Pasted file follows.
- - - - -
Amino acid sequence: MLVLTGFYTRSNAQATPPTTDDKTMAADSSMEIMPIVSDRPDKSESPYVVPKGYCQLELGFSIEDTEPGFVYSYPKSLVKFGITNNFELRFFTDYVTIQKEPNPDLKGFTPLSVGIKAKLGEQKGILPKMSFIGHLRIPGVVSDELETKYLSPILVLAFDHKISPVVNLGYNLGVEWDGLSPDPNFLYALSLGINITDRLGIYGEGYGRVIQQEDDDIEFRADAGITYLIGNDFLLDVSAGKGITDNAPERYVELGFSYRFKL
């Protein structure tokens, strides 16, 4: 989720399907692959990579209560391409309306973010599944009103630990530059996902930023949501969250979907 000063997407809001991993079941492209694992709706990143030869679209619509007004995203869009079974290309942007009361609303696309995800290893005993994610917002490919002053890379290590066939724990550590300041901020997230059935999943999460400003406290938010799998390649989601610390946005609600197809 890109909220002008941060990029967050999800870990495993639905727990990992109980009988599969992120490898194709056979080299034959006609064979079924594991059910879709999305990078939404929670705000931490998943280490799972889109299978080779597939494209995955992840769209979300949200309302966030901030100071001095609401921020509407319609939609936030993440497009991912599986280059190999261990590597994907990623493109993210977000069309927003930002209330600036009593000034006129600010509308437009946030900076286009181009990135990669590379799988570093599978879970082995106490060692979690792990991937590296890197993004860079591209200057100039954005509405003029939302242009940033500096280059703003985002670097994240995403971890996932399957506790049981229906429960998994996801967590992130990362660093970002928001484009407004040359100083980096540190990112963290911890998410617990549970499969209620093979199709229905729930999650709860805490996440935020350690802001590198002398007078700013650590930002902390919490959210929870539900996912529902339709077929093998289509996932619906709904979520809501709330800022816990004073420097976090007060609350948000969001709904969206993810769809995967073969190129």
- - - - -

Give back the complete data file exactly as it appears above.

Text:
Amino acid sequence: MLVLTGFYTRSNAQATPPTTDDKTMAADSSMEIMPIVSDRPDKSESPYVVPKGYCQLELGFSIEDTEPGFVYSYPKSLVKFGITNNFELRFFTDYVTIQKEPNPDLKGFTPLSVGIKAKLGEQKGILPKMSFIGHLRIPGVVSDELETKYLSPILVLAFDHKISPVVNLGYNLGVEWDGLSPDPNFLYALSLGINITDRLGIYGEGYGRVIQQEDDDIEFRADAGITYLIGNDFLLDVSAGKGITDNAPERYVELGFSYRFKL
């Protein structure tokens, strides 16, 4: 989720399907692959990579209560391409309306973010599944009103630990530059996902930023949501969250979907 000063997407809001991993079941492209694992709706990143030869679209619509007004995203869009079974290309942007009361609303696309995800290893005993994610917002490919002053890379290590066939724990550590300041901020997230059935999943999460400003406290938010799998390649989601610390946005609600197809 890109909220002008941060990029967050999800870990495993639905727990990992109980009988599969992120490898194709056979080299034959006609064979079924594991059910879709999305990078939404929670705000931490998943280490799972889109299978080779597939494209995955992840769209979300949200309302966030901030100071001095609401921020509407319609939609936030993440497009991912599986280059190999261990590597994907990623493109993210977000069309927003930002209330600036009593000034006129600010509308437009946030900076286009181009990135990669590379799988570093599978879970082995106490060692979690792990991937590296890197993004860079591209200057100039954005509405003029939302242009940033500096280059703003985002670097994240995403971890996932399957506790049981229906429960998994996801967590992130990362660093970002928001484009407004040359100083980096540190990112963290911890998410617990549970499969209620093979199709229905729930999650709860805490996440935020350690802001590198002398007078700013650590930002902390919490959210929870539900996912529902339709077929093998289509996932619906709904979520809501709330800022816990004073420097976090007060609350948000969001709904969206993810769809995967073969190129």